Printed Circuit Board Assembly & PCB Design SMT Electronics Assembly Manufacturing Forum

Printed Circuit Board Assembly & PCB Design Forum

SMT electronics assembly manufacturing forum.


bulbous joint

Northern Coatings

#27319

bulbous joint | 19 February, 2004

Has anyone ever seen a bulbous joint (on 1 side of 1 designator) on every board? I checked the preheat profile at the wave and have played with dwell times but can't get rid of it. I checked the archives and didn't find much. Any help would be appreciated.

reply »


RDR

#27320

bulbous joint | 19 February, 2004

This is a pretty common sympton when wave soldering chip components. As a note IPC allows for this in wave process. The problem is in the pell off of the wave and you may not be able to fix. Is your back flow off of the wave only present when a board is running over it? If not you may want to adjust this flow and see if it goes away. What is your solder temp?

Personally I wouldn't worry about it but if you want to play try the wave flow dynamics.

Russ

reply »

Northern Coatings

#27323

bulbous joint | 19 February, 2004

What would cause this? Too much pre-heat, not enough, too much dwell, not enough? I am staying within the flux specs for preheat and can't seem to affect it much. Can board/parts contamination lead to this? I think that is a reach but I'm runnin out of ideas. I have a Vectra with Contour wave so the wave is flowing fine. The solder is 500f.

reply »

#27326

bulbous joint | 19 February, 2004

We're inclined to buy Russ's stuff about peel from the wave. Look here, but shield your eyes first: [ http://www.thepdfshop.co.uk/ppm/defects/Wave/asp/50.asp ] [A respectful bow to BW for the pix]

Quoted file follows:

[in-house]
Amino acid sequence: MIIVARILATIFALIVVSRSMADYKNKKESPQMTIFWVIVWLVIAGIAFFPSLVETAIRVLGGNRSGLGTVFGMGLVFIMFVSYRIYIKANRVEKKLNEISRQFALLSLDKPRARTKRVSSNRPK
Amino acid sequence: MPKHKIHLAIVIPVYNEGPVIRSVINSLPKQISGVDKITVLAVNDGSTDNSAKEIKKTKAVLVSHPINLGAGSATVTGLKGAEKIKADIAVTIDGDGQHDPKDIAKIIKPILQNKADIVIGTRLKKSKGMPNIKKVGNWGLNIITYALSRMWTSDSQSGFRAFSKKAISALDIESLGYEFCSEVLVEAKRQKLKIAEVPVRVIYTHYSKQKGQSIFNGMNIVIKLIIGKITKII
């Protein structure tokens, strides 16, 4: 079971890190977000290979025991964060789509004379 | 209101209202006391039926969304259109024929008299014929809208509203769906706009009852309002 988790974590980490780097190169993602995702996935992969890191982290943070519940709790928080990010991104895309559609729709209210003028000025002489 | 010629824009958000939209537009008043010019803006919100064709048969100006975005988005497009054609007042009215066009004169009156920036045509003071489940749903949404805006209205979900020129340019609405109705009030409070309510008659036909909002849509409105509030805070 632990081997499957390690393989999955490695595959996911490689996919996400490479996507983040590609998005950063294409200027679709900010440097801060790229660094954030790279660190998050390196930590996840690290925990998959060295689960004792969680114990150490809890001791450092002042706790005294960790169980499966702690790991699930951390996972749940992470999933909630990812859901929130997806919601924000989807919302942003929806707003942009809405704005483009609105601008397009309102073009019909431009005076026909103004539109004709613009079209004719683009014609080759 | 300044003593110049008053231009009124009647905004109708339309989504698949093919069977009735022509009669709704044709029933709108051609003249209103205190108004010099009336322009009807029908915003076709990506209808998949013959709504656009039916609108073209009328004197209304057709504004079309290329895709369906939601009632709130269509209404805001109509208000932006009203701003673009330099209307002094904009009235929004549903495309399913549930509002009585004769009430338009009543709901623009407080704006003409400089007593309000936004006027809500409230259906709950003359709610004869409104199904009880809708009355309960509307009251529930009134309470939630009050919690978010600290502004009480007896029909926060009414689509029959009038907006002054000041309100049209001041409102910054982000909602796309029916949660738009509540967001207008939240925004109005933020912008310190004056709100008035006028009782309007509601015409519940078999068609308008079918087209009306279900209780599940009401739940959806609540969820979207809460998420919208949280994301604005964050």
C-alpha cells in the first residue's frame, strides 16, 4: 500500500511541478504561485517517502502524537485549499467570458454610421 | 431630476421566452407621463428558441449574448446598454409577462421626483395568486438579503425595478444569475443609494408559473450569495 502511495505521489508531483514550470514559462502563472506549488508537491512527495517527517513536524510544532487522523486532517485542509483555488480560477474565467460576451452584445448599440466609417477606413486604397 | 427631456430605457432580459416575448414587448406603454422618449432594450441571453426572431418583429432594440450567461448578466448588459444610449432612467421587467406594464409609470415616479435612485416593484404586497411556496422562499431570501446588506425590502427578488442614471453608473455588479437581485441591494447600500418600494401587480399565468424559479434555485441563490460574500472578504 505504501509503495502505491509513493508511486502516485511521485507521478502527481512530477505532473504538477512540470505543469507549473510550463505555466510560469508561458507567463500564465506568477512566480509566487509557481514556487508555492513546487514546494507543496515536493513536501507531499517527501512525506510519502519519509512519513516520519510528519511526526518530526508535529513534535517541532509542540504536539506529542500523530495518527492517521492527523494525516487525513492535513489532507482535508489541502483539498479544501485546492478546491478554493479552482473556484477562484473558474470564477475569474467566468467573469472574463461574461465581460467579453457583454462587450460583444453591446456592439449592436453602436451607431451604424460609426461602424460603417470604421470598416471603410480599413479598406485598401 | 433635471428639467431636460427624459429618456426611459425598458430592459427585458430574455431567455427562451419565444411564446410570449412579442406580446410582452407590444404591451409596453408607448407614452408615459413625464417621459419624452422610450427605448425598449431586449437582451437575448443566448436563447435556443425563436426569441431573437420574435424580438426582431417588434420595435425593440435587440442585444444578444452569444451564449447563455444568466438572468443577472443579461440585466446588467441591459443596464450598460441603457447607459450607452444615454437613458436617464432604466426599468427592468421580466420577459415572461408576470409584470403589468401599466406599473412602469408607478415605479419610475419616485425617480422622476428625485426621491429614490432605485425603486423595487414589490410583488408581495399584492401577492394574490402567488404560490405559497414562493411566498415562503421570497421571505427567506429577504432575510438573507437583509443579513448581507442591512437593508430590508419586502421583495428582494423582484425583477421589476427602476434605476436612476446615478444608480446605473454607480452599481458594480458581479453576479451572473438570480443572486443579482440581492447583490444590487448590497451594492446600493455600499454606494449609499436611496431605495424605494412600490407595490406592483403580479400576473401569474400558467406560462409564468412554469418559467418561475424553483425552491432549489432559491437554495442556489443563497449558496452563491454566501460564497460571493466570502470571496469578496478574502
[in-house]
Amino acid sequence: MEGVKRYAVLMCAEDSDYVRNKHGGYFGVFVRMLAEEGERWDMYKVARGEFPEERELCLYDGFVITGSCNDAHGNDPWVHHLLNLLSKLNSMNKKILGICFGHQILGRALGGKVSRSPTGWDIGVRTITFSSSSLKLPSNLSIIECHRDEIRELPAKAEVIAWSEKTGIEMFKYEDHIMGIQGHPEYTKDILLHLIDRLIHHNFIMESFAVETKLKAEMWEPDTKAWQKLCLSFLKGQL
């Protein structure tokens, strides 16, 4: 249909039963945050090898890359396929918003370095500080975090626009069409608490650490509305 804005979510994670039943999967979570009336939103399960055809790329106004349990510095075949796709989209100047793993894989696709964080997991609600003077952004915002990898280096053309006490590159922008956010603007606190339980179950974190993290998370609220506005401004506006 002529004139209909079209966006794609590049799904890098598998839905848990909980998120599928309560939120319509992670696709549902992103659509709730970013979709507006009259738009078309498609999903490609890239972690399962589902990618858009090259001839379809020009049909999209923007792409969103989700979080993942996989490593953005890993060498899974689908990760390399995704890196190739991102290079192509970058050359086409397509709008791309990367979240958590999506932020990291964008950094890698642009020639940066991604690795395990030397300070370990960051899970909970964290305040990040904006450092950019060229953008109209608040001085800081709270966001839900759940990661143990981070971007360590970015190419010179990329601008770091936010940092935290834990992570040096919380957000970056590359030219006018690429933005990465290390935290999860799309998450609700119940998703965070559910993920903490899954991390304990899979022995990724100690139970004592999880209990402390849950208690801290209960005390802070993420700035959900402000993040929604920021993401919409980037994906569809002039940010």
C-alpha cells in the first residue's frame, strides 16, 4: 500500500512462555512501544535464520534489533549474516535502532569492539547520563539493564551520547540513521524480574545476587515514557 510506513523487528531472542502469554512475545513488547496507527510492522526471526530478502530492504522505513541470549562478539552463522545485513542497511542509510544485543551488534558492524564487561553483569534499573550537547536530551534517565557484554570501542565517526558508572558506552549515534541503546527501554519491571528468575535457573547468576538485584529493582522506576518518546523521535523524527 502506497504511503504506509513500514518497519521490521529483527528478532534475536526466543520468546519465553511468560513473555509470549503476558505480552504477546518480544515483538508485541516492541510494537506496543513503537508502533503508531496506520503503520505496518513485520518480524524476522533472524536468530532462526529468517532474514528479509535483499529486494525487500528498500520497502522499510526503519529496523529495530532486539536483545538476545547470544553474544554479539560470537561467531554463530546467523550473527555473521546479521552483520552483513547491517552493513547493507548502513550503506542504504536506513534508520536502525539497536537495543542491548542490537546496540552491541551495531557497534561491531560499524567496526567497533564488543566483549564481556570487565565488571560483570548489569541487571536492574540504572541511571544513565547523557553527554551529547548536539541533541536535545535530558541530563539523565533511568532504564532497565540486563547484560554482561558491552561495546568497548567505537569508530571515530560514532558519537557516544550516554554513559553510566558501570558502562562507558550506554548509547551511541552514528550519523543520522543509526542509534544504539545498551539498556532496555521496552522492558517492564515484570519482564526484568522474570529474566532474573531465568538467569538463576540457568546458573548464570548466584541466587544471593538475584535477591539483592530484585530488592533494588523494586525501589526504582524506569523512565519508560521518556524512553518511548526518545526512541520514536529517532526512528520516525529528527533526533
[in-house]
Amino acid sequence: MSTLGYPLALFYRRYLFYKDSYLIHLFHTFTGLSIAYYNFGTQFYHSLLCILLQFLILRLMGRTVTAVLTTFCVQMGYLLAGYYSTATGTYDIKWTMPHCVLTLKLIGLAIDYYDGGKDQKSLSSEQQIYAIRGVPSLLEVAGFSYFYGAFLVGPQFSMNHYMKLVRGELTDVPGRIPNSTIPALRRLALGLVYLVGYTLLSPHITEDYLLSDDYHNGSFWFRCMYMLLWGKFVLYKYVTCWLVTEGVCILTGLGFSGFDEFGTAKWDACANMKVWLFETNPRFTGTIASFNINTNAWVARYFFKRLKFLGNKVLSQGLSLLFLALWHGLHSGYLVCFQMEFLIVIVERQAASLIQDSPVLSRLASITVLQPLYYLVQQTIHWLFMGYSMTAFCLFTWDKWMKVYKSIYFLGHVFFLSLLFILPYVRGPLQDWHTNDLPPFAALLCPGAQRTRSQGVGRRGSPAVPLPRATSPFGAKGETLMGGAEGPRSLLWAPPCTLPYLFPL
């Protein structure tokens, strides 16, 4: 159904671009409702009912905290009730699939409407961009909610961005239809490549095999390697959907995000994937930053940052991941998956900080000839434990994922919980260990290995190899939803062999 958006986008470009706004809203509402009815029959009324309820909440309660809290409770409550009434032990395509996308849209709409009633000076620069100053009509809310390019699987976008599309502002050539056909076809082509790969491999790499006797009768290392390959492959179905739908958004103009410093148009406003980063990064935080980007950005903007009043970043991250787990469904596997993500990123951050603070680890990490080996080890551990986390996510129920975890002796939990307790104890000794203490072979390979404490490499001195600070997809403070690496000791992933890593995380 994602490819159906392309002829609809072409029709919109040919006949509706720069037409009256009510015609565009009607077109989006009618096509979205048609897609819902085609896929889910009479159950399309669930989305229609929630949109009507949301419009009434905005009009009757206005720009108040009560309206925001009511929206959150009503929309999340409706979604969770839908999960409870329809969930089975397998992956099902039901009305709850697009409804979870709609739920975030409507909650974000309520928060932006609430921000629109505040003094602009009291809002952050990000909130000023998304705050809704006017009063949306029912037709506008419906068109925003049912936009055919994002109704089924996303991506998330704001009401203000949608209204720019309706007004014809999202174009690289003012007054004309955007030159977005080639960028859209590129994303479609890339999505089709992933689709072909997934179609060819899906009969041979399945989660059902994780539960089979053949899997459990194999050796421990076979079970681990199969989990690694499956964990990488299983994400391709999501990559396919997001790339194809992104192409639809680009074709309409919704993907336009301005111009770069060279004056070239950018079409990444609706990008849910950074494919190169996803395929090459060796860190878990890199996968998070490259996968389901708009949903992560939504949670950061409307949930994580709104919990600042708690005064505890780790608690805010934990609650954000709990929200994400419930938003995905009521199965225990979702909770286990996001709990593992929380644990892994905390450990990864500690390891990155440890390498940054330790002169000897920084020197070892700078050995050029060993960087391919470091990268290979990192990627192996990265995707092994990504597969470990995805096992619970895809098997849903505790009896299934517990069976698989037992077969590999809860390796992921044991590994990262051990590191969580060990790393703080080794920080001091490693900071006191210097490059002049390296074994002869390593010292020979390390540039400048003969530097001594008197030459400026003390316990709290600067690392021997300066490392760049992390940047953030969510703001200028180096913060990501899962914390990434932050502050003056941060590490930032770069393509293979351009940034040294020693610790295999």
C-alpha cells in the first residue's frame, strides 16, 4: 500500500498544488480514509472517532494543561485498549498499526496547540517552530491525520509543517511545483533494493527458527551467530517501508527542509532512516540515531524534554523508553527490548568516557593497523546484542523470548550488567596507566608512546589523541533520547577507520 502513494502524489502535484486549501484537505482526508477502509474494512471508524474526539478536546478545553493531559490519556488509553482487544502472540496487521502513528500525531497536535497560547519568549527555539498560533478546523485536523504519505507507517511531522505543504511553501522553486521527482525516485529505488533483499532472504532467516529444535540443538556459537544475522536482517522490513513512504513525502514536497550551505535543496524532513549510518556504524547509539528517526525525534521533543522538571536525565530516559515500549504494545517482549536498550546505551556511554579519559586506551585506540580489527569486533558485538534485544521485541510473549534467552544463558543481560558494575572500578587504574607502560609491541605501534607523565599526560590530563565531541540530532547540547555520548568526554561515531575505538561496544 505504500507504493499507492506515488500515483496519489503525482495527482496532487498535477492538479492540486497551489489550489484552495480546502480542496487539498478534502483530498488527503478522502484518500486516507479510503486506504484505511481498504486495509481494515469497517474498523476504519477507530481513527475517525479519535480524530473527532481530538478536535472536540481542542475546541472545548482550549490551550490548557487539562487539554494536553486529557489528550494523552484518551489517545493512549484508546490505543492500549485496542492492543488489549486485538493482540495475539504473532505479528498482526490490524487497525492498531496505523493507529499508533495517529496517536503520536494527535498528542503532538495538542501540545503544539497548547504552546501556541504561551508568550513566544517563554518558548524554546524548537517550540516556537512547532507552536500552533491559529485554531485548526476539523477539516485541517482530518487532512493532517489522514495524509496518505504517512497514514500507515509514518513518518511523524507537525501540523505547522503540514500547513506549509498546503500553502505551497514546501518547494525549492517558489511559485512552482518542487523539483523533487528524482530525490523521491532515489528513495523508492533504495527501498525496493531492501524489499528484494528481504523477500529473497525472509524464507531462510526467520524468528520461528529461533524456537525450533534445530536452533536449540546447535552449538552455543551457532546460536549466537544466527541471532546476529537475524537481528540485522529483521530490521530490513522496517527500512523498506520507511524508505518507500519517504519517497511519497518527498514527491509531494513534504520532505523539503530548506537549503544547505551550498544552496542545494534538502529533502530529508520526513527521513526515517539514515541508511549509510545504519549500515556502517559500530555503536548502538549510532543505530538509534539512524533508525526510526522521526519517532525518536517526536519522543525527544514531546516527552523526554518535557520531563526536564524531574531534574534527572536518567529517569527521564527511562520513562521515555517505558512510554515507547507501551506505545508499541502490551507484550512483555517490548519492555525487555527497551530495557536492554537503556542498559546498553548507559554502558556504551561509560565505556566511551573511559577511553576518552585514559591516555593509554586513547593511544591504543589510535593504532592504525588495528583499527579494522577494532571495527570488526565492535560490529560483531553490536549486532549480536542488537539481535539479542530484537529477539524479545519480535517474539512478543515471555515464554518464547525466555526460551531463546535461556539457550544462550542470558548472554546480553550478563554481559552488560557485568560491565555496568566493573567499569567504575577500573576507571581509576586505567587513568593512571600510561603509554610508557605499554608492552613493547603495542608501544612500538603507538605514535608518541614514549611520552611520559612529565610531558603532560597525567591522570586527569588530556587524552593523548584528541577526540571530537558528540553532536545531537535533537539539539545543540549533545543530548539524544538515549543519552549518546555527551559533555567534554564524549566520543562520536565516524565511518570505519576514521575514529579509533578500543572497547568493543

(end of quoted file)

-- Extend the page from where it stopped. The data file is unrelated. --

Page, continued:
Could you tell us more about: * Board direction through the wave [relative to the problem bulbousity] * Component type, primary /secondary side, leads relative to wave, etc * Conveyor angle, flux, solder alloy, direction of solder flow on the wave surface, etc

What do you bet that if you ran the board 180* [from the way you run it now] that the bulbs would move?

reply »

Northern Coatings

#27330

bulbous joint | 20 February, 2004

Dave, you are correct they DID move (blows my theory on bad parts)! I will update with the info. you brought up but I have 1000 of these boards on the line as we speak, any ideas on a quick fix? Inquiring managers want to know!

thanks

reply »

#27331

bulbous joint | 20 February, 2004

Lucky guess, eh? [Sorry to blow your theory on bad parts]

A 1000 of these boards on the line, ummm. Two ideas to consider: * Increase the conveyor angle [don't get carried away, just keep the angle below 8*]. * Balance the flow of solder so that the solder at the center of the pot is not moving.

reply »


RDR

#27335

bulbous joint | 20 February, 2004